- Jul 15, 2005
If there's one thing that looks like a near certainty it's that there will be a baseball lockout or strike. The CBA has expired and both sides look dug in. Here's a bit of a recap from the off-season thread where we've been discussing the issue. So how long do you think this stoppage (if we have one) will last?
Looks like there will be a lockout if a new deal isn't agreed to by the end of the month.
Silverman in the Glob looks at the situation:
What the owners want:
The bolded would be a tough blow for fans of teams that spend money to try to win. And obviously a disaster for the players. So I wouldn't be surprised if Tony Clark agreed to it.
What the players want:
No mention of actually wanting to tie the luxury tax to the game's revenues. NFL, NBA, and NHL salary caps are tied to revenues. Doesn't look like either side is looking at doing the same for baseball.
In MLB, player's share of revenues dropped from 57% in 2015 to 54% in 2018.
I have no idea how that has changed since the pandemic hit, but I doubt it's increased.
nd Like I have said about 10 times this season, the so called “Luxury tax” is a salary cap just with a different name. There is a reason the Sox and the Yankees and the dodgers rarely if ever go above the highest threshold since that idiocy was implemented. The penalties for doing so are drastic that it can cripple a franchise for constantly going over. And that’s not even getting to the asinine caps on draft spending and the penalties for exceeding those as well. I mean we all saw how the Yankees and Sox spent in FA when those rules were not in place.
Mlb should be more worried about the cheap-ass owners who not only don’t spend money but don’t give a shit about fielding a competitive team. Those types of owners are bad for the game and are the ones who need to be “punished” Not the ones who actually want to spend money to field a team.
$180 million is a negotiating point. Happy to make a Jimmy Fund bet that we don’t see that as a rule.
The proposed $100 million salary floor is interesting. Looking at Spotrac (not sure if there's a better source), 12 teams were under that threshold for 2021, some by just a few million (e.g. Milwaukee, at $97.4 million), some barely halfway there (e.g. Cleveland, at $50.2 million). If you add up the total shortfalls by those 12 teams, that's an extra $284.5 million that would be going into players' direct deposits if each team spent up to the floor, which works out to about 7% of the ~$4 billion in total player salaries league-wide this year. That may not be worth accepting in exchange for what amounts to a fixed salary cap, and fighting for a defined percentage of revenue may well be the better path, but that's real money going from the owners to the players.
The devil is in the details, of course. How would the floor be tracked, on a rolling basis or an annual basis? What are the penalties for falling below, would it be just a payout of the difference to the team's current players, or would it be more punitive, like docking draft picks or reduction in revenue sharing income for repeated failures to meet the floor? The MLBPA would probably prefer something that incentivizes teams to go out and participate in the free agent market, driving up salaries for everyone, so the nature of the penalties beyond just a make-up payment would be a point of contention as well due to the potential knock-on effects.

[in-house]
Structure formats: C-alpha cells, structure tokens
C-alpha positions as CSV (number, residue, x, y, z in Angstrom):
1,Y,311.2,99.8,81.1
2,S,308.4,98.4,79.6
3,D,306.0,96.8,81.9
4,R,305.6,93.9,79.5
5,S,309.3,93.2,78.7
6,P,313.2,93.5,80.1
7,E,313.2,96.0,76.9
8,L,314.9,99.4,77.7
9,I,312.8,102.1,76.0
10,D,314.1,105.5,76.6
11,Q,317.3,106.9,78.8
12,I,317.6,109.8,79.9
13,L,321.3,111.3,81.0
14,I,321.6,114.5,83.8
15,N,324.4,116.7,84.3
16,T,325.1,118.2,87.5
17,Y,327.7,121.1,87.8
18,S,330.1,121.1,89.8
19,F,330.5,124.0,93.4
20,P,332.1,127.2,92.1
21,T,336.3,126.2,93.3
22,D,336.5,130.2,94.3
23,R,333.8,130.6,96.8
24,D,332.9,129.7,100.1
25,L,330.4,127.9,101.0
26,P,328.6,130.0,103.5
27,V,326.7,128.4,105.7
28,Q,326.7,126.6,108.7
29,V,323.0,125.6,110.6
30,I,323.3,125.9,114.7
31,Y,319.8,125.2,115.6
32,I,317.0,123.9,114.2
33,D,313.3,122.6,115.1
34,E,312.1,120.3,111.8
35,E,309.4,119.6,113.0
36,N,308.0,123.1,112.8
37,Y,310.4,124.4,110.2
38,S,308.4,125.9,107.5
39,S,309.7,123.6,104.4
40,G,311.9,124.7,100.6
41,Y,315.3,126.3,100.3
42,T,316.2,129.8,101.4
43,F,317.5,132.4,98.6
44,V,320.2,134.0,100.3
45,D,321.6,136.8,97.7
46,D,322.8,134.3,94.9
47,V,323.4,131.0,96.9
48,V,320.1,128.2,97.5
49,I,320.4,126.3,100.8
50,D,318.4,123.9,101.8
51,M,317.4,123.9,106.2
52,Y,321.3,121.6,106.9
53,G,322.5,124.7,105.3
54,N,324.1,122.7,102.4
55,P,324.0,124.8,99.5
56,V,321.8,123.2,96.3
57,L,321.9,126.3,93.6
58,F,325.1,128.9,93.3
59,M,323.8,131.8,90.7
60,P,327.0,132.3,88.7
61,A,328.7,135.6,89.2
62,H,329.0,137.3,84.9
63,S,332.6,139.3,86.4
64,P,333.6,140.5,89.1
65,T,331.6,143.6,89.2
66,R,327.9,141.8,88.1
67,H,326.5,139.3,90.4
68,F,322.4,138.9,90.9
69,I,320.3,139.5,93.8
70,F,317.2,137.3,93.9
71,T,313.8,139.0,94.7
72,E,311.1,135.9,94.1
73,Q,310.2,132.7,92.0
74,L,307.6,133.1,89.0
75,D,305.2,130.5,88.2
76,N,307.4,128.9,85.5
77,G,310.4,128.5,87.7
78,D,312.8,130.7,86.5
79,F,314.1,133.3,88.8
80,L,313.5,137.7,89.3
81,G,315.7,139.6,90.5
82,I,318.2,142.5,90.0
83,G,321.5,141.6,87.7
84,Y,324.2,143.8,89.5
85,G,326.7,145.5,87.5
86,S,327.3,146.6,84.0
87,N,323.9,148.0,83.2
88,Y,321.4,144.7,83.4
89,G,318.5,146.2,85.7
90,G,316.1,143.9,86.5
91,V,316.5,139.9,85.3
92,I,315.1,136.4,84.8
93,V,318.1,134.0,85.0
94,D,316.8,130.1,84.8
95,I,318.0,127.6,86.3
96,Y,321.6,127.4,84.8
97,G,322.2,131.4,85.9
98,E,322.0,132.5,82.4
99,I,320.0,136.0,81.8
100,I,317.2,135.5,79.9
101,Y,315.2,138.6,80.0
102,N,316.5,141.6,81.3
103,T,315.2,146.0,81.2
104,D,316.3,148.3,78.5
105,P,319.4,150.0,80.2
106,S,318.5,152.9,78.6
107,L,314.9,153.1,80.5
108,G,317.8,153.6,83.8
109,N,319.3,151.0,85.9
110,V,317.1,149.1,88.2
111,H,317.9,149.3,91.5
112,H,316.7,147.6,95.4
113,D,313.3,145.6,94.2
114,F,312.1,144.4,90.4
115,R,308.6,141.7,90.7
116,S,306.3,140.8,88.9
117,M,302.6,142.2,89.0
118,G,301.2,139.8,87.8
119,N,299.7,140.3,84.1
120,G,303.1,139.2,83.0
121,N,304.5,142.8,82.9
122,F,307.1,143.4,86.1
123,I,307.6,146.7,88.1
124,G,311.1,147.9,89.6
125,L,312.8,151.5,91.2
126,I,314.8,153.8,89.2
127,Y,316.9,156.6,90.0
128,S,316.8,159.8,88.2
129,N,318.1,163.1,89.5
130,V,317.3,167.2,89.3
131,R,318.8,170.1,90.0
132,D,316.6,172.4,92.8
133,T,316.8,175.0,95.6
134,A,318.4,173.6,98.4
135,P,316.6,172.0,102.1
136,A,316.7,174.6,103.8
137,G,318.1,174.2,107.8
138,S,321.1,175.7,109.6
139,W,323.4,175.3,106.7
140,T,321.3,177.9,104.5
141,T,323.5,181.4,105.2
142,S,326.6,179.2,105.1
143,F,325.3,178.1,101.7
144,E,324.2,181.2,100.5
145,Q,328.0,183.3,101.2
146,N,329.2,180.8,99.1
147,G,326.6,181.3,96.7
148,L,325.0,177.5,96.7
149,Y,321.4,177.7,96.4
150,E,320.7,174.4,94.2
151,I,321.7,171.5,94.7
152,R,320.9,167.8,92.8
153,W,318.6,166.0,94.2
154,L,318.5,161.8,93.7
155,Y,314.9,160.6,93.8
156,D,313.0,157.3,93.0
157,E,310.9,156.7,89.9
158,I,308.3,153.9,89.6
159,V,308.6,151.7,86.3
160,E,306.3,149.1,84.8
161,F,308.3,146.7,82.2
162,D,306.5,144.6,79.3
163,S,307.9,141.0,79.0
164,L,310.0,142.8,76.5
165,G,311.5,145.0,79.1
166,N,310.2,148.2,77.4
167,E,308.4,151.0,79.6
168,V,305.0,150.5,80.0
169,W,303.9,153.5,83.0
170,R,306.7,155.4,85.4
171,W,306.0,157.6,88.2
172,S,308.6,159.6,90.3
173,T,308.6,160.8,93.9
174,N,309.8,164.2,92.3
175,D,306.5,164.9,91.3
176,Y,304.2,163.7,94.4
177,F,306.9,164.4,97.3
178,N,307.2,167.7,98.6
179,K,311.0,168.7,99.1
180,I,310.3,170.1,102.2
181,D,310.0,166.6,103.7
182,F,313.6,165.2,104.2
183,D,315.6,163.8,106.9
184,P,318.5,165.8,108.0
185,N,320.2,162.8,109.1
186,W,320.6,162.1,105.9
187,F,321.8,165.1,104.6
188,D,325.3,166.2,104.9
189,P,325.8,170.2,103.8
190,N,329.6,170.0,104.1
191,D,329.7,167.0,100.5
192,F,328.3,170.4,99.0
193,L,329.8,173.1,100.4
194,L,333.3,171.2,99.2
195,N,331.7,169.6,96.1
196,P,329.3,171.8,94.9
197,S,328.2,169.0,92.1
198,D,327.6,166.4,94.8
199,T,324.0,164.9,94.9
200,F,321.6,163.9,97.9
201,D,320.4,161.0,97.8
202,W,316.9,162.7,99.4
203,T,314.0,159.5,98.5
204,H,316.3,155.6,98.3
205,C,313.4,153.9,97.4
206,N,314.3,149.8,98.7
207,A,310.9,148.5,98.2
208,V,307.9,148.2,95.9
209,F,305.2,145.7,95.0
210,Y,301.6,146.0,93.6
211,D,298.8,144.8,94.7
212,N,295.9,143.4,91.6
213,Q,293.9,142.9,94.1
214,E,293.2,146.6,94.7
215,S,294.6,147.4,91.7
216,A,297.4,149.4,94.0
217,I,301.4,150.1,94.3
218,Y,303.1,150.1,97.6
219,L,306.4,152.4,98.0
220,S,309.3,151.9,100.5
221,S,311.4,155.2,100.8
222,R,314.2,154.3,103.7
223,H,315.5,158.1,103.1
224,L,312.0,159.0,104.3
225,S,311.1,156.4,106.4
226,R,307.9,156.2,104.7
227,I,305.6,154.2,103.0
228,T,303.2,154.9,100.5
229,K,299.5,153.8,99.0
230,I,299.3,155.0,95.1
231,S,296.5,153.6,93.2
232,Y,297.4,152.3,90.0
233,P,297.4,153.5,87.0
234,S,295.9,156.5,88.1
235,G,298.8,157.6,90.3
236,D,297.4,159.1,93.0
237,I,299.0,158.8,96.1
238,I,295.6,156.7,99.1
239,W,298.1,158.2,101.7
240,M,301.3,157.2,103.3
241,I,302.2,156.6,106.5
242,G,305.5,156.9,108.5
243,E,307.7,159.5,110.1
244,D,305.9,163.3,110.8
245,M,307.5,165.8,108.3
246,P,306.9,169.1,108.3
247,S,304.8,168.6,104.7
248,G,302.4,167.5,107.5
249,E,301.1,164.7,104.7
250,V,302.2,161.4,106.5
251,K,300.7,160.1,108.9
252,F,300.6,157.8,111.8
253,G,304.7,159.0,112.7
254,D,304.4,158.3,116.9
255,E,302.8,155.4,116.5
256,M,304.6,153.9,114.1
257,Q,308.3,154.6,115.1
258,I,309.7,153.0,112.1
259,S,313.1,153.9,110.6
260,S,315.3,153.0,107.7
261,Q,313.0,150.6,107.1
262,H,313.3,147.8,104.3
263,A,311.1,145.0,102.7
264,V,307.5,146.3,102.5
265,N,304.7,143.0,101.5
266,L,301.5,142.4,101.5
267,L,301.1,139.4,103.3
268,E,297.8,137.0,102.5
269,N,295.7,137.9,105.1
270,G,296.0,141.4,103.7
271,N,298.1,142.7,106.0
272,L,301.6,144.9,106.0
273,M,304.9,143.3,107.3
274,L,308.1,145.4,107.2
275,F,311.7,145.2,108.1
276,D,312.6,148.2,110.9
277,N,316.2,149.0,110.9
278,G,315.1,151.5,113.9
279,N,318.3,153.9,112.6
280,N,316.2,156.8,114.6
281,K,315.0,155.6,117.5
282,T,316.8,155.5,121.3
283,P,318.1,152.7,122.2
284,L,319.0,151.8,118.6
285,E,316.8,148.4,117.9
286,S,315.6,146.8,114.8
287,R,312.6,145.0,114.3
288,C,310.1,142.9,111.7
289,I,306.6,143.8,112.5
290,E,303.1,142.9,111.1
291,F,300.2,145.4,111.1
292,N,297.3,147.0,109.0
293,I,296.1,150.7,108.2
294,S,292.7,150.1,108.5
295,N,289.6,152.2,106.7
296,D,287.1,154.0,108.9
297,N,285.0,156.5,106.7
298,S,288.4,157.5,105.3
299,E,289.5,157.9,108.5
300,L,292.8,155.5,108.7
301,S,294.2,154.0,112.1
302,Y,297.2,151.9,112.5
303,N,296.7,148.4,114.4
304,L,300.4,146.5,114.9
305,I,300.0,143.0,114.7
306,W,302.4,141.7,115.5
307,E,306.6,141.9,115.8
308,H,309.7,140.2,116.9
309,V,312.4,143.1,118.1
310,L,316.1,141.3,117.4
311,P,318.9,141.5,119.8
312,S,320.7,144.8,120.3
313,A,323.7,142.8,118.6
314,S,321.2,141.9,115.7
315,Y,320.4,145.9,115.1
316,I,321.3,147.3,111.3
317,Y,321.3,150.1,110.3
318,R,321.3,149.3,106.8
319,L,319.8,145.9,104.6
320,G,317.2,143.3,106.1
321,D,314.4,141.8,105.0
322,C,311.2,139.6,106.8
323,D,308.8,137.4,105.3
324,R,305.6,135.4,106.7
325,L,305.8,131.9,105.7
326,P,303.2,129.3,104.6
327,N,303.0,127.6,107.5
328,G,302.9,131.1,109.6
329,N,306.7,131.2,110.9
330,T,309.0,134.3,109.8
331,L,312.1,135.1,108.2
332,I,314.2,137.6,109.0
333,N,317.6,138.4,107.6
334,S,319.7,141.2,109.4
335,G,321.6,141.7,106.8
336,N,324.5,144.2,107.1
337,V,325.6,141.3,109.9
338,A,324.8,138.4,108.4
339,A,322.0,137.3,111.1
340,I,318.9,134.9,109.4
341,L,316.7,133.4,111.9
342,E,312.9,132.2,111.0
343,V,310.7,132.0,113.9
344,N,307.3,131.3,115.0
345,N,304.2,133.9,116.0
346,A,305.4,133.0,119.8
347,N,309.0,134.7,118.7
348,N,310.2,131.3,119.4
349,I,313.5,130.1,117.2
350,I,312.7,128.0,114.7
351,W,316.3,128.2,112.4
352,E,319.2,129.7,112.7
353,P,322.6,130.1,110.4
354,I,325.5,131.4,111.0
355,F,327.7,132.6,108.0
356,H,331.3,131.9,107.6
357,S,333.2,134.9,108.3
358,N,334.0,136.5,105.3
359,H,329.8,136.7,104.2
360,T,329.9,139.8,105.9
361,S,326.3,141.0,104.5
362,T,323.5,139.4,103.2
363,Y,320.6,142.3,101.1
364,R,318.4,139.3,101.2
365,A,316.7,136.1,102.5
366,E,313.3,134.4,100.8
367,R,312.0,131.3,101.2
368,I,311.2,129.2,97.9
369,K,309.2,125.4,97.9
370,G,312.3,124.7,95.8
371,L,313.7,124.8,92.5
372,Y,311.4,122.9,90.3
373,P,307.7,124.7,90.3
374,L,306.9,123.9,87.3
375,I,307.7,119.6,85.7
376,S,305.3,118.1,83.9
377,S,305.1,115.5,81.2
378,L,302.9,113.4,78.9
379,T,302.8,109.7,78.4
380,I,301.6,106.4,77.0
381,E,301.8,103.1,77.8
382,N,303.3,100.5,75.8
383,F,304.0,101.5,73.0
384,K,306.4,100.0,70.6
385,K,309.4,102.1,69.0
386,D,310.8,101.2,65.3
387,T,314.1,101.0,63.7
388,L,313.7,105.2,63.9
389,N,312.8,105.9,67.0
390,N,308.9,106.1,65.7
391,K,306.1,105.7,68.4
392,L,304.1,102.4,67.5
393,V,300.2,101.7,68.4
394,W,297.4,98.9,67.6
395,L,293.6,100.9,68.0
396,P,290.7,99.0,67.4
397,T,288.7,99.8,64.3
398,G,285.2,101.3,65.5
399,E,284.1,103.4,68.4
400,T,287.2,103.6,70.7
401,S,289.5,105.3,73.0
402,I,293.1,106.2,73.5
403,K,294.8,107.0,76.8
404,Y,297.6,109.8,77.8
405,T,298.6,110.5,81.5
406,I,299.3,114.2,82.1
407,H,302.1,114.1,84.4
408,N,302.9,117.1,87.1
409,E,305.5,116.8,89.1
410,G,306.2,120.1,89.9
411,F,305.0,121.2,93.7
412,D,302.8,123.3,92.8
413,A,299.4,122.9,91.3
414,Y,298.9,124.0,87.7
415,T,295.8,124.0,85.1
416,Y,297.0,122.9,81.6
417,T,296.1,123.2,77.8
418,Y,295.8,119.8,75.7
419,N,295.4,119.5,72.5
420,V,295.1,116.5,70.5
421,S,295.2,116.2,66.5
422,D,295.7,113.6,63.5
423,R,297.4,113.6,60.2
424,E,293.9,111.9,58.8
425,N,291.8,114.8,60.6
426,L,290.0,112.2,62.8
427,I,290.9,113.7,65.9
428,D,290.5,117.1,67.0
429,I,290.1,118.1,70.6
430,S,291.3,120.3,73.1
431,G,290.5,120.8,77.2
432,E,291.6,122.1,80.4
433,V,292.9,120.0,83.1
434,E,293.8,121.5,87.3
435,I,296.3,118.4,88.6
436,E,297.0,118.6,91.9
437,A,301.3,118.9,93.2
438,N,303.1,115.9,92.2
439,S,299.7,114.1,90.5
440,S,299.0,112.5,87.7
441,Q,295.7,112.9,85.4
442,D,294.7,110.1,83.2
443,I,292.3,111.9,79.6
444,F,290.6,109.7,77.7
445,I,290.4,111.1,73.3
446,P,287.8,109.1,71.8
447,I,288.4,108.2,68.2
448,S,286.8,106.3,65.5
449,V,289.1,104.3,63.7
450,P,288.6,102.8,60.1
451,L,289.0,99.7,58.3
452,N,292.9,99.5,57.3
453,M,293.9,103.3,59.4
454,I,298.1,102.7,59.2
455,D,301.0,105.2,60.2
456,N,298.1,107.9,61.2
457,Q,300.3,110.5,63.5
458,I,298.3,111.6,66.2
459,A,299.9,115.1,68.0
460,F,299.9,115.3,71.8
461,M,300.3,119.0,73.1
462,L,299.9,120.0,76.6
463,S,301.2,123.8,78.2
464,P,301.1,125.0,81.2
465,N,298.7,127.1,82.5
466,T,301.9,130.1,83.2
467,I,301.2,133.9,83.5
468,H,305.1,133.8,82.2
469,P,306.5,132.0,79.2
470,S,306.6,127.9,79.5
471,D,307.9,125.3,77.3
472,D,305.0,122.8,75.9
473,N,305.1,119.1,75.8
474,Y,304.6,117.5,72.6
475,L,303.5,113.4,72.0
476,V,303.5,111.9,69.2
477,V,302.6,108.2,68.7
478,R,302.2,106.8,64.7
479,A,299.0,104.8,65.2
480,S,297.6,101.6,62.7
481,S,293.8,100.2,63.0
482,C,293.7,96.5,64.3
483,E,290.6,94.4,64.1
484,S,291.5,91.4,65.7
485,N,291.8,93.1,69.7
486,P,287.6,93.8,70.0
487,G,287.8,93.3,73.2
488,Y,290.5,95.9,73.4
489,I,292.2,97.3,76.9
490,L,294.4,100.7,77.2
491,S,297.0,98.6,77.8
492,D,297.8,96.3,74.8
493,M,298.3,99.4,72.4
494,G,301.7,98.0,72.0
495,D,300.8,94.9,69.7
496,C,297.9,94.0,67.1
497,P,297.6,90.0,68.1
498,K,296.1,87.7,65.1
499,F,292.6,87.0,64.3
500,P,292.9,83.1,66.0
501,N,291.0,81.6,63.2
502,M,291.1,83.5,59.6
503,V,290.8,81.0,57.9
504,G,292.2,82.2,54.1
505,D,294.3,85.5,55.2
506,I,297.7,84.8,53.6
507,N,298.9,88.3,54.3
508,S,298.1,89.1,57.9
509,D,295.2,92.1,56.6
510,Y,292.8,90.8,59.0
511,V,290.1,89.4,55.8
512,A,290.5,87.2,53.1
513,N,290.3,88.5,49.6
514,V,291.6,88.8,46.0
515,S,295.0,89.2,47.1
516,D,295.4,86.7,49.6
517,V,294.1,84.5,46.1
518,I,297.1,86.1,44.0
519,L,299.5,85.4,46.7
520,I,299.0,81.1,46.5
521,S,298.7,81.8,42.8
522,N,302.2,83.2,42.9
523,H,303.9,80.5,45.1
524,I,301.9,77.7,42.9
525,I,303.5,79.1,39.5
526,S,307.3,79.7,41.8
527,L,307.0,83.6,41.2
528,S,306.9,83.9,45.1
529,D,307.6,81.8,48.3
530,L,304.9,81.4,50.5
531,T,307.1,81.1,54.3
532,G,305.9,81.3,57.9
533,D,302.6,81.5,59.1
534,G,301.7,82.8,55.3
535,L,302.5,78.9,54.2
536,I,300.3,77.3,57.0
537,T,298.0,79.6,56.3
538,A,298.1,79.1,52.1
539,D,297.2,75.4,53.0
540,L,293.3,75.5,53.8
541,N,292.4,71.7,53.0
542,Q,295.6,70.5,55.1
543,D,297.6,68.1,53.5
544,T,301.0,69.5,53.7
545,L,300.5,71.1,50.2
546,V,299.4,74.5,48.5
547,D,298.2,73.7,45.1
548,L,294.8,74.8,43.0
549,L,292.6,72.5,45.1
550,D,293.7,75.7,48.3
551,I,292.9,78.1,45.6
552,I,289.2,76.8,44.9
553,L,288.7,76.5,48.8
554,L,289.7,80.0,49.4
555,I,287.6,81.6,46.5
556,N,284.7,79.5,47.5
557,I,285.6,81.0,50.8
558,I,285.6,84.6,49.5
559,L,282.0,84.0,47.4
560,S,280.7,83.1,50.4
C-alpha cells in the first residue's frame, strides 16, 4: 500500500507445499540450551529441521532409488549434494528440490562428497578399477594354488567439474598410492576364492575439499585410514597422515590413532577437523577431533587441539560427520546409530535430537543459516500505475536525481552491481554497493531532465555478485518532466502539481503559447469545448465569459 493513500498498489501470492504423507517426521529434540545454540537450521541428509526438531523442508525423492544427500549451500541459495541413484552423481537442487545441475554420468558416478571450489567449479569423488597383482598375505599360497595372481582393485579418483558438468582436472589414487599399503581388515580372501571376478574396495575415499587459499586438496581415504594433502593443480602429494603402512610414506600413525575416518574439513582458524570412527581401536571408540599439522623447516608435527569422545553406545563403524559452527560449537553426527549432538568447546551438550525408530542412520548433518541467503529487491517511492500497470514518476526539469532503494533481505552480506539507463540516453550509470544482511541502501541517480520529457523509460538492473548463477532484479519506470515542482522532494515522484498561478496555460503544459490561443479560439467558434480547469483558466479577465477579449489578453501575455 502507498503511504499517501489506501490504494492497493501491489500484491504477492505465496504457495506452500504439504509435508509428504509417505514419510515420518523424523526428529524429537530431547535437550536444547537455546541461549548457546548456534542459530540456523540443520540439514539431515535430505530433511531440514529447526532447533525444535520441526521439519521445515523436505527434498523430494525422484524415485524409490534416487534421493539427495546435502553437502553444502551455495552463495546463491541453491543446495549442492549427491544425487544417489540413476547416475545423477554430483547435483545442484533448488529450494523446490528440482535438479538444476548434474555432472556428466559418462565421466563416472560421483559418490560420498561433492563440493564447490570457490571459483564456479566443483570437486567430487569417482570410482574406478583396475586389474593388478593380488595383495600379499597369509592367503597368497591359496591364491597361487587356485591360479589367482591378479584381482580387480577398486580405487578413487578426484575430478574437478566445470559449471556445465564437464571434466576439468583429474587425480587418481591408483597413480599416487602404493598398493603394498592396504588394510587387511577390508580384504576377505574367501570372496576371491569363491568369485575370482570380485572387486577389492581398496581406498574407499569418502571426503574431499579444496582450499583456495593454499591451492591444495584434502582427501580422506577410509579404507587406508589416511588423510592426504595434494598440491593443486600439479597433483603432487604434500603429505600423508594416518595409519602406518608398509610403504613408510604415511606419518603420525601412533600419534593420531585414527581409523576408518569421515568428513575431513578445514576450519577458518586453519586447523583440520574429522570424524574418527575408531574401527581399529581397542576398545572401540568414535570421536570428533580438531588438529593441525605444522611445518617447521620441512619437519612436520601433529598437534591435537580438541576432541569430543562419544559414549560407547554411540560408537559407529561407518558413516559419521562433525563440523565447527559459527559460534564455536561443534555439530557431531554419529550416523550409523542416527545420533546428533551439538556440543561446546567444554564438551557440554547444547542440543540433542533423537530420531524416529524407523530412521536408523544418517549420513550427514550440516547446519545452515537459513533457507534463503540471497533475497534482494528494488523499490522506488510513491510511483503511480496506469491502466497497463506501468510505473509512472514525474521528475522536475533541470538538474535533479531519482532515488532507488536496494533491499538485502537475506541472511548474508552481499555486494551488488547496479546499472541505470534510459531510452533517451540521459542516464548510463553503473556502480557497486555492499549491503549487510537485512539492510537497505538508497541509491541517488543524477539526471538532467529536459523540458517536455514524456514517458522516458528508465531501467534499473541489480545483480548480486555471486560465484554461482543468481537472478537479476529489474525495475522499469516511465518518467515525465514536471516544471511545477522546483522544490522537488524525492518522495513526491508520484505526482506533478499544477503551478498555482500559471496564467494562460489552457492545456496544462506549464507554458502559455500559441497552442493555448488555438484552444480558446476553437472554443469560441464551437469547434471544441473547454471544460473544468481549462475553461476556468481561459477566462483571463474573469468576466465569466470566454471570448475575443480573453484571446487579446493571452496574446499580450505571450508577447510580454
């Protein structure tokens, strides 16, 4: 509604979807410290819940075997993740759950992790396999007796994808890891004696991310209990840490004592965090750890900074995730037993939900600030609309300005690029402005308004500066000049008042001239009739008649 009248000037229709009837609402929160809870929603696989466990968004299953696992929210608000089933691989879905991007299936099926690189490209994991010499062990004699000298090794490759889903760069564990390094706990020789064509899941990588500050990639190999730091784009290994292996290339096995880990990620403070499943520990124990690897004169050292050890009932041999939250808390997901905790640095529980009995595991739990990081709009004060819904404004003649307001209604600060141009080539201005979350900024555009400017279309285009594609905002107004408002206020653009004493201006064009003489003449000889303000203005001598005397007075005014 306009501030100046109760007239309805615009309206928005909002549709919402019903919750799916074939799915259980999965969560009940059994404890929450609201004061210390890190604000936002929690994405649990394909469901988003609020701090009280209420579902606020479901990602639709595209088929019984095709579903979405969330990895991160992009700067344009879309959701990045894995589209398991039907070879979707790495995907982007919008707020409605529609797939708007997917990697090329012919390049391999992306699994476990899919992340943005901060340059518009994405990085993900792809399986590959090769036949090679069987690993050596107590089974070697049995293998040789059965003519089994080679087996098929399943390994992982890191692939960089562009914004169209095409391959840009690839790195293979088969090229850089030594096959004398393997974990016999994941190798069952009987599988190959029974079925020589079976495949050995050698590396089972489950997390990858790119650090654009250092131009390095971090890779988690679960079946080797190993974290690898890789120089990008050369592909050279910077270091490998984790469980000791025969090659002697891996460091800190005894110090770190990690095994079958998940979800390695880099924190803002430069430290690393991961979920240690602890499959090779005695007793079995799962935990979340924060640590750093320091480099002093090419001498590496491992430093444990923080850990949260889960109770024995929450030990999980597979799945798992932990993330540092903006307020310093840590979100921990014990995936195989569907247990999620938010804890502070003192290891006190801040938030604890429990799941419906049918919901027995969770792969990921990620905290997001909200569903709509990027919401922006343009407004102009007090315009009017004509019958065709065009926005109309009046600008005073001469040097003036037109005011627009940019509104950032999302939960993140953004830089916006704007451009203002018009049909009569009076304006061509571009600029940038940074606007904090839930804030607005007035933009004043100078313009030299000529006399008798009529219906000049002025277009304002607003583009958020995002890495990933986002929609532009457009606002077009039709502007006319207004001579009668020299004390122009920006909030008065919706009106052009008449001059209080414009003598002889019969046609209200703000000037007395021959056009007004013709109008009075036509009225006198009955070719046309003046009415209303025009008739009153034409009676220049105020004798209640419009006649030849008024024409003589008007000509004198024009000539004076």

EDIT: I should probably also do the analysis for the reverse, the teams that are over the proposed $180 million number. That's a total of 7 teams, ranging from crazy over the line (Dodgers, $267.2 million) to the barely over (Angels, at $180.35 million), for a total overage of $153.5 million. Assuming no team spent over $180 million nor under $100 million, that's a net increase in player salaries of $131 million, amounting to an increase of about 3.23% to total player salary. Again, not better than tying spending to revenue, but better than status quo.
EDIT 2: Looking at the Spotrac chart again, that appears to be just for the 26-man roster. Changing the drop-down menu to "Luxury Tax Allocations" and using the "Luxury Tax Payroll" column to presumably get full 40-man payrolls (not sure if it's going by actual salary or AAV), the numbers are very different: 5 teams under $100 million by a combined $131.2 million, 9 teams above $180 by a combined $278.2 million. From that perspective, looks like a worse deal for the players.
So the question is, in the salary cap/luxury tax era, as one collective bargaining agreement expired and negotiations began on the next one, has there been a case where owners have publicly demanded that players accept a lower salary cap than existed in the previous CBA? I'm not asking whether they've demanded a lower percentage of growth over the previous salary cap/luxury tax. I'm asking whether they have said, The salary cap in the just-expired CBA was X. In the new CBA we want it to be Y percent lower than X.
Again, there may be multiple examples of this kind of thing but I am unaware of them. I’m banging this drum because I wonder what this seemingly radical stance augurs for the stand-off to come. As I posted earlier, MLB broadcast revenues are estimated to be up significantly, from both national and regional outlets. We know that franchise valuations have continued to grow rapidly. The game appears to be flush with cash. Can the players accept making not just a lower percentage of those growing revenues but fewer actual dollars in their paychecks?